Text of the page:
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Pumpkins: more than Halloween and Autumn decor

Chances are you’ve seen a lot of pumpkins around over the last week: in shops; on doorsteps; and tabletops as Halloween and Autumn décor. However, they are more than just decorative. They provide essential nutrients that can be especially useful at this time of year. Like I always say, Mother Nature provides us with what we need, when we need it.

Pumpkin is a generic term for certain varieties of squash fruit such as Curcurbita pepo, Curcurbita moschata and Curcurbita maxima. Part of the gourd family (Cucurbitaceae) they are characterized by a hard white to orange rind.

They have an abundance of vitamin and minerals that are beneficial to your health such as: Vitamins A, C, E, K and all the Bs expect B12; and the minerals, Potassium, Magnesium, Copper, Iron. The seeds also have Phosphorous and Zinc.

Conditions pumpkins are good for

Immune health

Pumpkins are high in the antioxidant vitamins of A, C and E. These reduce immune (and other) cell damage from free radicals and thus help protect your body’s your immune response. Vitamin A also strengthens intestinal lining helping it be more resistant to infections.

Pumpkins also contain iron which helps keep your immune system functioning properly.

Eye health

The high levels of vitamin A support your vision. One cup provides about 200% of the daily recommended allowance. They also contain lutein and zeaxanthin which help protect eyes from cataracts and macular degeneration.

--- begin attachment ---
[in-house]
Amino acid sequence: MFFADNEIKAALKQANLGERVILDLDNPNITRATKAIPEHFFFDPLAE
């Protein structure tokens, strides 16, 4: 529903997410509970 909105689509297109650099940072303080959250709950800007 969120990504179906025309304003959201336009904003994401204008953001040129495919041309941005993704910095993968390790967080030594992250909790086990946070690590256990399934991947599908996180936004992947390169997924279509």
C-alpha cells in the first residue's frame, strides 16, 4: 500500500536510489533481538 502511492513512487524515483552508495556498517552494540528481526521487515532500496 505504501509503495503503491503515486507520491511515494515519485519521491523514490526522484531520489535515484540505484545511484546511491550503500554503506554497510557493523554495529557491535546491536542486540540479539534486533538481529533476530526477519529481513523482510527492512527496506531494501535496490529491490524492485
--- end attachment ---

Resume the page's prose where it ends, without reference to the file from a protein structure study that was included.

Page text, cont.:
Heart health

One cup of pumpkin contains about 16% of the daily recommended potassium allowance. The National Institutes of Health have found that increasing a person’s intake of potassium can reduce the risk of heart disease, stroke, and high blood pressure. Low levels of potassium may cause arteries to stiffen and calcify. Potassium helps relax blood vessels and rid the body of too much sodium.

The high levels of antioxidants and fibre are also essential for helping to keep your heart healthy. Fibre can lower blood cholesterol levels by binding with the cholesterol in the foods you eat and preventing its absorption. One cup of pumpkin contains about 7grams of fibre.

Skin health

The A,C,E antioxidant vitamins are important for skin health as they help reduce UV damage. Vitamin A can also improve the appearance and texture of your skin.

Metabolic health

The Vitamin A in pumpkin may help improve how well your blood sugar is managed. The high levels of fibre can help reduce blood sugar spikes after consuming carbohydrates.

A factor in cancer prevention

Pumpkins are high in carotenoids, the pigment produced by orange, yellow and red fruits and vegetables. Studies suggest that carotenoids might reduce carcinogenesis, that is, the process by which normal, healthy cells transform into cancer cells.

Symbolism of the pumpkin

Pumpkins symbolise:

- harvest and abundance therefore gratitude and generosity.